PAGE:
Reformers currently focus much of their policymaking on what teachers do. Constructing accountability systems has been a primary goal for reformers such as Michelle Rhee and Joel Klein. And though these systems should certainly exist (not least because they can also be a source of support and feedback when implemented properly), we should really be thinking harder about who we ask to become teachers and, by extension, administrators. The truth at the heart of the push for teacher accountability is the importance of high-quality teaching, but one has to wonder if the prescriptions of accountability systems can only go so far without getting at the root of what affects teaching quality, namely the level of talent walking in the door. And as the system stands, we should have some doubts that we really are pulling in the best people we can.
While some of the strongest performing countries share the fact that their teaching forces pull from the tops of graduating classes, our teaching force comes largely from the bottom 60 percent of its class. More unnerving still is the fact that, as John Chubb notes, the Common Core State Standards envision students reaching levels of proficiency on the National Assessment of Educational Progress that are equivalent to just under 1200 points on the SAT (using the old scoring system). And this, one might argue, is a perfectly reasonable, rigorous standard for students. But it also puts into perspective the average SAT score of high school teachers, which is just over 1000. As Chubb explains, “In effect, our public schools are asking teachers to help students reach standards that are far above the standards that they have achieved themselves.” This is one example of the limits that might exist on our policymaking if we don’t account for what it will take to improve the prestige, pay, and lifestyle of teachers in order to attract the best talent to implement those policies.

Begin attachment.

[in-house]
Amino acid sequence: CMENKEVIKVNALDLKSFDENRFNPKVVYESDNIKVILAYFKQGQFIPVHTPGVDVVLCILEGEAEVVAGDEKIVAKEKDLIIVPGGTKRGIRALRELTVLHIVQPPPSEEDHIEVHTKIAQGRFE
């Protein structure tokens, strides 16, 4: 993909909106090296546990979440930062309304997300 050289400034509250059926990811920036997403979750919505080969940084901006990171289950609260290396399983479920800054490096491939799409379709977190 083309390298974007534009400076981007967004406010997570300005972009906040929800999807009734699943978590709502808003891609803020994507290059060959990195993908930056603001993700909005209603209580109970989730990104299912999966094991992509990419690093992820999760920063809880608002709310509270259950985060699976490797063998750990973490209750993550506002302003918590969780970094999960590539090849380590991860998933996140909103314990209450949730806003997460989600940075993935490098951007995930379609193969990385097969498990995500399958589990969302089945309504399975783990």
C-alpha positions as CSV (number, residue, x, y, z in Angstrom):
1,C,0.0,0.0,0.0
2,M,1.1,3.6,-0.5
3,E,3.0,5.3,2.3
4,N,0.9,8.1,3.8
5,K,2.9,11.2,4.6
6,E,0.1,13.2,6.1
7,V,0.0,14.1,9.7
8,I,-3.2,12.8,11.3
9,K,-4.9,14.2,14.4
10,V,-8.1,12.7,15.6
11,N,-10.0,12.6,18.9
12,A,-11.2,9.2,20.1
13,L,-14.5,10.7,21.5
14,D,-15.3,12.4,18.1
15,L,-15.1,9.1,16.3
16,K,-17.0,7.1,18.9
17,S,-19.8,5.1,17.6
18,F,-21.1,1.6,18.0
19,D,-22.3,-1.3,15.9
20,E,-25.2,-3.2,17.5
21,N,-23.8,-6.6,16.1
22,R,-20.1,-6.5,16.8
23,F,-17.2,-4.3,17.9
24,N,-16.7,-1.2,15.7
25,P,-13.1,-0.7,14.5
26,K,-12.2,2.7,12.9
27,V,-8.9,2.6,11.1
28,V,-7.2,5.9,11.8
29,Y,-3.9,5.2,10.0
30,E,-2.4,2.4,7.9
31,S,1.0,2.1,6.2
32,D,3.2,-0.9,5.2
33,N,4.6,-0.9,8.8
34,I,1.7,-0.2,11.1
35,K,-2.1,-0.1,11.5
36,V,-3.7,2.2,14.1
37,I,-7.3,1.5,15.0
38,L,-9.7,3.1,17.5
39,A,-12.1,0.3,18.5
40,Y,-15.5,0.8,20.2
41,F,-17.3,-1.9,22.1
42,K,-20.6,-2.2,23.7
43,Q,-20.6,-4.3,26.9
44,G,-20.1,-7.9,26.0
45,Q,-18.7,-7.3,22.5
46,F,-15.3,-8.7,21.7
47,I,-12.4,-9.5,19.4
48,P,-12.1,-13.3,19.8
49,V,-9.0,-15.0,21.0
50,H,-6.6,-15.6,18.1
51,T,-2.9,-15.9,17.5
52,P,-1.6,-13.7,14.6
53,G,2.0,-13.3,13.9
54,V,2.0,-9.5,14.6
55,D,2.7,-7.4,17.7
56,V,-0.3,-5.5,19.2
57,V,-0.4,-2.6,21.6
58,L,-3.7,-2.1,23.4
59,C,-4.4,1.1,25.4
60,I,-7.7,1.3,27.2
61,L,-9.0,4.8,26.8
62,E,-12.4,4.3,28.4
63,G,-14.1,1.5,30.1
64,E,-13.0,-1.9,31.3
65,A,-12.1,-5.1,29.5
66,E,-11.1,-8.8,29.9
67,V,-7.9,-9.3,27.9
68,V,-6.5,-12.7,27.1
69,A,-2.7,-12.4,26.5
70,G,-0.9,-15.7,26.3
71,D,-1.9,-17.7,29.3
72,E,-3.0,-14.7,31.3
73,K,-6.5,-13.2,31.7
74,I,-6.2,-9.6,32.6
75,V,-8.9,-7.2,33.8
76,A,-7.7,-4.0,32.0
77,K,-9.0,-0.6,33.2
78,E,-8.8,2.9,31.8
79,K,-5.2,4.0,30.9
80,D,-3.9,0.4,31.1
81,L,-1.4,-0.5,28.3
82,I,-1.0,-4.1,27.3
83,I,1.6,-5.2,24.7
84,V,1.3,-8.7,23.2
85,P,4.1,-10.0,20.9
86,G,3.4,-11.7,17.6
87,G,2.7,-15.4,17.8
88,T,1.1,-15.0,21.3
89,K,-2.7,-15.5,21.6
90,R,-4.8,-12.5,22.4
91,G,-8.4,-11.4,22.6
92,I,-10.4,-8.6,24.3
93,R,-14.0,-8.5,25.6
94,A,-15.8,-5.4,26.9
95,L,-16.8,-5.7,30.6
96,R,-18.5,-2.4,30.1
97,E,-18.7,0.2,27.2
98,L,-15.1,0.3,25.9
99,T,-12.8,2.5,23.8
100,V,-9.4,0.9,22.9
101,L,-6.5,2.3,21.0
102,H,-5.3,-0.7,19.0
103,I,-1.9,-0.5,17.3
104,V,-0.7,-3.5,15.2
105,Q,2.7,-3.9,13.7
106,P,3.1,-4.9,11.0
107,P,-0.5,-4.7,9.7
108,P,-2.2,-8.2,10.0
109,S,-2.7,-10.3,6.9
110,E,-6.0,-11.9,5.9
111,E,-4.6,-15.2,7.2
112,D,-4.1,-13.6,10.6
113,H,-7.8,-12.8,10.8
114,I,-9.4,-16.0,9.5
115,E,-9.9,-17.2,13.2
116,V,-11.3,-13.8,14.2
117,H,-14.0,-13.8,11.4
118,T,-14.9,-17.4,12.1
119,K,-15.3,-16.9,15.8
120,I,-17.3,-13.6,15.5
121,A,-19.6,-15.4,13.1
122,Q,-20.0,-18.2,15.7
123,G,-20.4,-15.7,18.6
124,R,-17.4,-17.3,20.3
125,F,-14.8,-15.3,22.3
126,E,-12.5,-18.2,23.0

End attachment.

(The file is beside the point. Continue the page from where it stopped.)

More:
2. We should all stop and recognize that the way we fund schools is totally crazy.
School funding in the United States is a mixture of state, local, and federal funding, with the first two sources easily accounting for the largest share of funding. And especially at the local level, where school funding depends on local property tax revenue, this funding setup can lead to big disparities in funding for schools because poorer areas of town have lower property values and thus, less of a tax base to draw money from. This leaves the kids who need extra resources at school the most with the least access to such resources. And, as the Center for American Progress points out, the increasing role of state governments in the funding of schools hasn’t improved matters much.
Certainly many schools and districts have proven that they can make scarce resources go a long way, while others have shown how easy it is to squander abundant resources. But all else equal, funding schools serving poor students at lower levels than those serving rich ones doesn’t make much sense, and it is unlikely to help students with the least resources at home catch up to their better-off peers. And yet, this fact of our school system largely goes ignored and under-discussed.
3. We should work together and put more focus on the things we all agree on.
School funding is just one example of many on which the two sides of the reform debate might reasonably find shared goals. While we spend a lot of time debating accountability and charter schools, there are plenty of things on which we might all agree and make progress if we worked hard to find consensus issues. This wouldn’t have to mean giving up on the many important debates shaping the education discussion, but it would mean putting them aside in the moments where a common goal can be found. New York City Mayor Bill de Blasio has shown just how these consensus education issues can succeed, even as bitter fights take place over more controversial aspects of education policy. From helping combat the undermatching problem in higher education to working to make sure all kindergartners have access to a free, full-day class at their local public school, there are many issues on which the many sides of the reform debate can work together to improve schools.
If one thing unites these three, it’s the fact that the most important policy changes don’t always take place in the most exciting or obvious of places. Whether it’s the intricacies of state funding schemes or the challenges of figuring out how to make teaching more appealing, the importance of the things we often overlook because they are boring or hard shouldn’t be ignored. Let’s speak up for the boring, agreement-filled policy changes that deserve more of our time.
CJ Libassi, a former teacher, is a public policy graduate student at the University of Michigan. Reach him via email or Twitter.